The debate raised by the Michael Ross case is not about whether or not Ross should die. It is about whether or not the death penalty is sound public policy. Ross is a despicable human being who committed crimes of unspeakable brutality. Yet, last night his execution was stayed for the fourth time. Here we have the most wicked, vile serial killer in generations, and yet Connecticut simply cannot execute him. This costly debacle is only the latest example of why the death penalty must be abolished.

Does Ross deserve to die? Almost certainly. But who among us has the authority to declare an end to another’s life? One only has to take a look at the world around him to find suggestions. Religious leaders of all denominations have called state executions morally unjustifiable. The U.N. General Assembly called for its members to abolish the death penalty. In fact, the United States is one of just two industrialized nations in the world (Japan being the other) that practice capital punishment.

But don’t just take their word for it. Even if you are not morally opposed to capital punishment, it’s still poor public policy. If capital punishment is supposed to deter violent crime, it’s not working. The South has the highest execution rate and the highest homicide rate, which only continues to rise. The Northeast has not seen an execution in decades, yet it maintains the lowest homicide rate.

“Yeah, but I’d rather have a murderer executed instead of eating up my tax dollars on death row.” This is a common argument that intends to focus on the bottom line. However, it actually costs 38 percent more to prosecute a capital felony case, when compared to life imprisonment. This is due to the ceaseless appeals process, as evidenced in the Ross case. That’s money that could be better spent on something that would actually prevent violent crime.

To be fair, you can still receive a death sentence for espionage, treason or drug trafficking. Statistics don’t exactly exist on those fields, but it’s doubtful a spy is going to be deterred. Additionally, capital punishment is so antiquated that you can still be executed by hanging (Delaware, Washington), firing squad (Utah, Idaho), electrocution (Nebraska), or gas chamber (five states).

There exist even more appalling flaws. There are vast discrepancies in the way the death penalty is applied. Compare Connecticut’s seven men on death row — no one has been executed in this state since 1960 — with Texas’ 337 executions since 1982. Texas does not have life imprisonment without parole as an option. Capital punishment has also been shown to be racially biased, with a death sentence more likely to be given if the victim is white. Of the seven men on death row in Connecticut, three are Caucasian, three are African-American and one is Hispanic. In these cases, 10 of the victims were Caucasian, one was African-American and one was Hispanic.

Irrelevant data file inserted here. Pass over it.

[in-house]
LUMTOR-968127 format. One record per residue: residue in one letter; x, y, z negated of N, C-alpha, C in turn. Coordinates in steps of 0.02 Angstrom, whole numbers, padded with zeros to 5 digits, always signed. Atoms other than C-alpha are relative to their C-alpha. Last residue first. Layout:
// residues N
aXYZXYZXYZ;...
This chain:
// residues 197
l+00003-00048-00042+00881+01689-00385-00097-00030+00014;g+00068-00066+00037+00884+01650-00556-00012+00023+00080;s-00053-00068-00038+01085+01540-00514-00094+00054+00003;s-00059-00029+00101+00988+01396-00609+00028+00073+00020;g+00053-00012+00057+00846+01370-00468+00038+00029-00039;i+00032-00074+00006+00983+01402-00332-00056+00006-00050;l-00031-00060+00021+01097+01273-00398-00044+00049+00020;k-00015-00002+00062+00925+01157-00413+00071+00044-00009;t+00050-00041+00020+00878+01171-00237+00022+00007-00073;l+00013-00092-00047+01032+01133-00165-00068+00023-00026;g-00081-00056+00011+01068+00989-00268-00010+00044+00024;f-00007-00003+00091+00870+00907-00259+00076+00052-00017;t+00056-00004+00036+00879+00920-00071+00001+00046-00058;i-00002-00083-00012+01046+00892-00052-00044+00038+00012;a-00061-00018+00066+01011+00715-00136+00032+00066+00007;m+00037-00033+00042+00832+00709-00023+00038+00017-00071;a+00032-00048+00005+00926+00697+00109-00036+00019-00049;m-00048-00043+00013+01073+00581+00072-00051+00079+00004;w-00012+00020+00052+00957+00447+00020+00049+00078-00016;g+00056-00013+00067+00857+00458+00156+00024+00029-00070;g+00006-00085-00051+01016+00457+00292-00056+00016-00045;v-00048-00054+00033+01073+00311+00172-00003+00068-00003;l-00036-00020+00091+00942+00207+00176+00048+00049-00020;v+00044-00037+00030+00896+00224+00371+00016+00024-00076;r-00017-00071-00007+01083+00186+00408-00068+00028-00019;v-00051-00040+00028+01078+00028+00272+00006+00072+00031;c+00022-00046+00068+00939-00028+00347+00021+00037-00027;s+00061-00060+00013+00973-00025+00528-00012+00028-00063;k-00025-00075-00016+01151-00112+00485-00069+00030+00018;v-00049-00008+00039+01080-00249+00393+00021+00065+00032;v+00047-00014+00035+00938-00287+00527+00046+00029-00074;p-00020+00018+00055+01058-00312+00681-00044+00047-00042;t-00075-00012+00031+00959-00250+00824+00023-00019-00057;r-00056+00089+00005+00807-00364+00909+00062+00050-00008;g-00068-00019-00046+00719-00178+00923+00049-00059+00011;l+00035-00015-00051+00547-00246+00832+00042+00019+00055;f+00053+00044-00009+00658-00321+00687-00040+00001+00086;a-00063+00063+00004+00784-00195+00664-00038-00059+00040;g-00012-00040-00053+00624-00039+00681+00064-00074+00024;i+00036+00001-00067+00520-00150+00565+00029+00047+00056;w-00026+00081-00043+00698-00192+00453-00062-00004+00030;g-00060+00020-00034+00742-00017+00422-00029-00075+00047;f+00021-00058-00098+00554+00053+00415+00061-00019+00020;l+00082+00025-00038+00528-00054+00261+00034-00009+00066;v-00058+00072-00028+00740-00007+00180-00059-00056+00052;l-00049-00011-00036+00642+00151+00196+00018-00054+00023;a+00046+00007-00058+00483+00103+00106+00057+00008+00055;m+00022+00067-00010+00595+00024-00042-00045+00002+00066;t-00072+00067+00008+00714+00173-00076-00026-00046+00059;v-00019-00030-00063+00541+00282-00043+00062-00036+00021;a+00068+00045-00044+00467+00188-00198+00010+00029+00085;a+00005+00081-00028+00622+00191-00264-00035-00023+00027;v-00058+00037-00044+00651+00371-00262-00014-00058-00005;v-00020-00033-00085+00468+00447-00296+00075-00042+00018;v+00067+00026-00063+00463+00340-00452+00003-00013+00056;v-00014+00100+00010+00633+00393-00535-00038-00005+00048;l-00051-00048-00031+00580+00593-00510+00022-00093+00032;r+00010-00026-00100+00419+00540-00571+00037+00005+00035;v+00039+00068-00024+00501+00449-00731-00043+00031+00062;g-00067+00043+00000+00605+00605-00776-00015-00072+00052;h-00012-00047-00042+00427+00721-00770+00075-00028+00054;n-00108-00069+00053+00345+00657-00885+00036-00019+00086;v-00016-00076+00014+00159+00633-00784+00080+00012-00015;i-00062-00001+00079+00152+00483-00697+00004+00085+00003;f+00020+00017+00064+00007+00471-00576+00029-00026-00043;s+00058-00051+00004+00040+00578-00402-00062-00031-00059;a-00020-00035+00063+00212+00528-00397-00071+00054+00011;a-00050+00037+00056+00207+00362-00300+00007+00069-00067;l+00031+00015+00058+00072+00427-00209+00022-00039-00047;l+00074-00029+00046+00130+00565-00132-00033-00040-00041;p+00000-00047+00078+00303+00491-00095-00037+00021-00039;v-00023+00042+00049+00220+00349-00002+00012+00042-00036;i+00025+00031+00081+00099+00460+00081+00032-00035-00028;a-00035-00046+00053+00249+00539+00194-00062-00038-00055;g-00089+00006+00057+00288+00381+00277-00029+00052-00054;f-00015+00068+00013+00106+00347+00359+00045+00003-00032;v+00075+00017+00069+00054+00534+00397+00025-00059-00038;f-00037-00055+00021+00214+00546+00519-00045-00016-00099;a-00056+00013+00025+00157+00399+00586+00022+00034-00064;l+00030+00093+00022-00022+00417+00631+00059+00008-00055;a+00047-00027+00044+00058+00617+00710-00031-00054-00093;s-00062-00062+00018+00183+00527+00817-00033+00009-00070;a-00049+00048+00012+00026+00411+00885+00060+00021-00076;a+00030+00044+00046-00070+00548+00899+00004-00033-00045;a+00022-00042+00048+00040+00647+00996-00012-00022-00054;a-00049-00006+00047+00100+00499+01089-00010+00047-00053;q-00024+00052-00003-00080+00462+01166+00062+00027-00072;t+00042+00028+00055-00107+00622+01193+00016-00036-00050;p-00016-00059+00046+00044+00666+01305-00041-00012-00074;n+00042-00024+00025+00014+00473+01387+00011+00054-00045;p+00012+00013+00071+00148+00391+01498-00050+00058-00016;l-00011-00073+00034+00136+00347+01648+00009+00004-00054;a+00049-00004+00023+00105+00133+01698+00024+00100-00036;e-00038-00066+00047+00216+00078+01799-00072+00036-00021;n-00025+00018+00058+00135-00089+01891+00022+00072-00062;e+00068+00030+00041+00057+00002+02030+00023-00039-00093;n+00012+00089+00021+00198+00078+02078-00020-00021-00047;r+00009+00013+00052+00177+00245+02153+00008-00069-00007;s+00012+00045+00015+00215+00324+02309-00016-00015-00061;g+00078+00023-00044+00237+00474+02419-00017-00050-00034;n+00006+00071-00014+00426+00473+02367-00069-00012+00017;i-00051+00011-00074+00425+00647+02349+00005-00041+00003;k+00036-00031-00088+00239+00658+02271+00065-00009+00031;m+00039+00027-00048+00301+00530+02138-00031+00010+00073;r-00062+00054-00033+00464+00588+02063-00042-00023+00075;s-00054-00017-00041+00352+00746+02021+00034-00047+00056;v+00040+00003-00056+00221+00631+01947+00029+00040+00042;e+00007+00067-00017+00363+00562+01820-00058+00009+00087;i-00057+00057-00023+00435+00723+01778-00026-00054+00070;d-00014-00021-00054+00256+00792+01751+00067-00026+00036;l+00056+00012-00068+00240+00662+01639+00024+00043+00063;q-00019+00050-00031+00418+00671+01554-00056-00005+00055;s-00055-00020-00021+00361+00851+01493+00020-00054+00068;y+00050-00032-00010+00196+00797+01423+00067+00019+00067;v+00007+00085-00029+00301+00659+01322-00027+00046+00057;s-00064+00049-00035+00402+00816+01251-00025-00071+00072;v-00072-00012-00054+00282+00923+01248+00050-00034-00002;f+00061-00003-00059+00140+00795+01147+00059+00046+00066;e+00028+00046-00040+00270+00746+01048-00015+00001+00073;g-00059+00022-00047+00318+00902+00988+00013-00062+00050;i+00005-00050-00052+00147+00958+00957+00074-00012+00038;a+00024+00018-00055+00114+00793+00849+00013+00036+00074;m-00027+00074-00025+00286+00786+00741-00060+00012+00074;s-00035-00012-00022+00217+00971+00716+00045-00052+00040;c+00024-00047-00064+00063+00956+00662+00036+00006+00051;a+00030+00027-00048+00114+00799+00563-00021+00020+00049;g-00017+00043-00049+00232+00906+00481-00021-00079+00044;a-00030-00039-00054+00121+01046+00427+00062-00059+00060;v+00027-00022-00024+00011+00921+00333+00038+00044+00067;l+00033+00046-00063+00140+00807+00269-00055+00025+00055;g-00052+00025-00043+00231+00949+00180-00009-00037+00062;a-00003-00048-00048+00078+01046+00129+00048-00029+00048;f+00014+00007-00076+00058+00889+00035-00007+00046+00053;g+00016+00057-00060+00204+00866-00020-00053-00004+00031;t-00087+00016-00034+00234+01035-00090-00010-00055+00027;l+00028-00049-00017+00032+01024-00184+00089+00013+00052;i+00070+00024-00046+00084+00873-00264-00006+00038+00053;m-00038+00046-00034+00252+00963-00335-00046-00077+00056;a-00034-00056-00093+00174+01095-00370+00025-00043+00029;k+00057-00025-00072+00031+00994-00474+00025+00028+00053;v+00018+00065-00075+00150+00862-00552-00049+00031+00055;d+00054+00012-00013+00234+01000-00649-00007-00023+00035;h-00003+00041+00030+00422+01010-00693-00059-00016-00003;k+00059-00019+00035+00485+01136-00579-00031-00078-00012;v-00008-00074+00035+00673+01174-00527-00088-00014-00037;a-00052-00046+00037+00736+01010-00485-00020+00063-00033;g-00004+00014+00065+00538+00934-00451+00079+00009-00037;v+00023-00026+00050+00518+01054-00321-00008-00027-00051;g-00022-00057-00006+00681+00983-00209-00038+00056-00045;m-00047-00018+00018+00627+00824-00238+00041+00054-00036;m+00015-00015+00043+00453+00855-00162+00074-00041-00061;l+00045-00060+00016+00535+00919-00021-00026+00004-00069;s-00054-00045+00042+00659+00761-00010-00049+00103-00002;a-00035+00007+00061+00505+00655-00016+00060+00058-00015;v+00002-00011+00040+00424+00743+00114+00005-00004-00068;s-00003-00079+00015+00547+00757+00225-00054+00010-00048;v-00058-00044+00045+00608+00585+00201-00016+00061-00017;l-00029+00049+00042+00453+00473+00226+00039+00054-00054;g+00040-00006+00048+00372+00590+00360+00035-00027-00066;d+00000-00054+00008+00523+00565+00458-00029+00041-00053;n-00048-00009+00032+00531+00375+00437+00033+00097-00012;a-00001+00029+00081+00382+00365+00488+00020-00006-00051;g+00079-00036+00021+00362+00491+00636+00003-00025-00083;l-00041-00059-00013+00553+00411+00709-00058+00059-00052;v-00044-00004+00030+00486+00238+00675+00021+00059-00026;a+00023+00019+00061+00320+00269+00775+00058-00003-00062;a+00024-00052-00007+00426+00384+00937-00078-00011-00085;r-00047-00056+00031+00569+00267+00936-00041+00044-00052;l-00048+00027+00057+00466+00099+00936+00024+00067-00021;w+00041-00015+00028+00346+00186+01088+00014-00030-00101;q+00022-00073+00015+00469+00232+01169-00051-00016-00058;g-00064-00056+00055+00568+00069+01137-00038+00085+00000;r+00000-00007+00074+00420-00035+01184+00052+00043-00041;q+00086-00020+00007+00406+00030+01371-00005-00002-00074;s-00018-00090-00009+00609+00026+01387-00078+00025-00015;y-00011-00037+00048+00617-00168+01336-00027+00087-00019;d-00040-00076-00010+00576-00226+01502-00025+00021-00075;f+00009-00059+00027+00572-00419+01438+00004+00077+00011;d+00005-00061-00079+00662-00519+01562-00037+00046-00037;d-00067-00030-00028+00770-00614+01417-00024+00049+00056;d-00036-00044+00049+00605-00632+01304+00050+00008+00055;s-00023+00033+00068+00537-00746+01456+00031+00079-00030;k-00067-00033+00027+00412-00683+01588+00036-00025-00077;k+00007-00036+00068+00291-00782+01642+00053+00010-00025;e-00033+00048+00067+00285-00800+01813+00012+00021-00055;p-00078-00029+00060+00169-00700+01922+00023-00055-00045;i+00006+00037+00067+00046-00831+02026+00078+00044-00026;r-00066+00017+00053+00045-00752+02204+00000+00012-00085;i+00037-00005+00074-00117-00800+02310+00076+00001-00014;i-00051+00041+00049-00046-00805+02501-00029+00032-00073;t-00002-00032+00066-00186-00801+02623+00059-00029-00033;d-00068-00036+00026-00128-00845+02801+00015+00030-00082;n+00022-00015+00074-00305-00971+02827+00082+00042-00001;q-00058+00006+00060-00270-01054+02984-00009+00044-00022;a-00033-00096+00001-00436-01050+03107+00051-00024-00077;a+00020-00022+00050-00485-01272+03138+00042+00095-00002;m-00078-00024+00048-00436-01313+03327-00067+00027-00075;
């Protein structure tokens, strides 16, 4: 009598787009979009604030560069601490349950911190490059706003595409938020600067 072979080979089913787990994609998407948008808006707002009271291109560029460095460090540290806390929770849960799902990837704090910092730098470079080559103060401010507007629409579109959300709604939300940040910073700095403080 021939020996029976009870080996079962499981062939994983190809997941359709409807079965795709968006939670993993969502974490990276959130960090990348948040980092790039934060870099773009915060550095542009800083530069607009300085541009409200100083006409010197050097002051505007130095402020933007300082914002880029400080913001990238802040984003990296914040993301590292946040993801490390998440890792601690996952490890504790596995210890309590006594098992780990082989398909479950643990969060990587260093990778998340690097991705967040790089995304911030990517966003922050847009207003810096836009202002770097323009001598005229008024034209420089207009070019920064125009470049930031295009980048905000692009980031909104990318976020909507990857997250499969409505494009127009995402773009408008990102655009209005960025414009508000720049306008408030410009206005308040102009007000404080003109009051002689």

Ross is a casualty of another, more egregious flaw. Like 95 percent of death row inmates, he could not afford a private lawyer, instead taking on a public defender. Public defendants are honorable professionals, but usually they’re at the bottom of the pecking order. It wasn’t until Ross declared he wanted to end his appeals that his current lawyer chose to help him be executed, pro bono.

Yet, that lawyer has suddenly changed his mind — five days after the execution was originally scheduled — and decided Ross might be mentally incompetent. This delineates the biggest problem with the ultimate punishment. It’s irreversible. If you were found to be innocent, as in fact convicts sometimes are, being absolved from the crimes with which you were charged doesn’t mean that much when you’re six feet under.

Is capital punishment actually state-sponsored murder? Or, in Ross’ case, is it state-sponsored suicide? It’s unsettling to think that Connecticut is killing a man in our name, but that’s what its doing. And it’s happening through a highly flawed system that shows little hope of self-correction. There is only one course of action that can be taken. The death penalty must be abolished, with life imprisonment without possibility of parole instituted in its stead. Only then will legitimacy be established in the sentencing of capital felons. We must execute justice, not people.

Chris Rhie is a sophomore in Pierson College.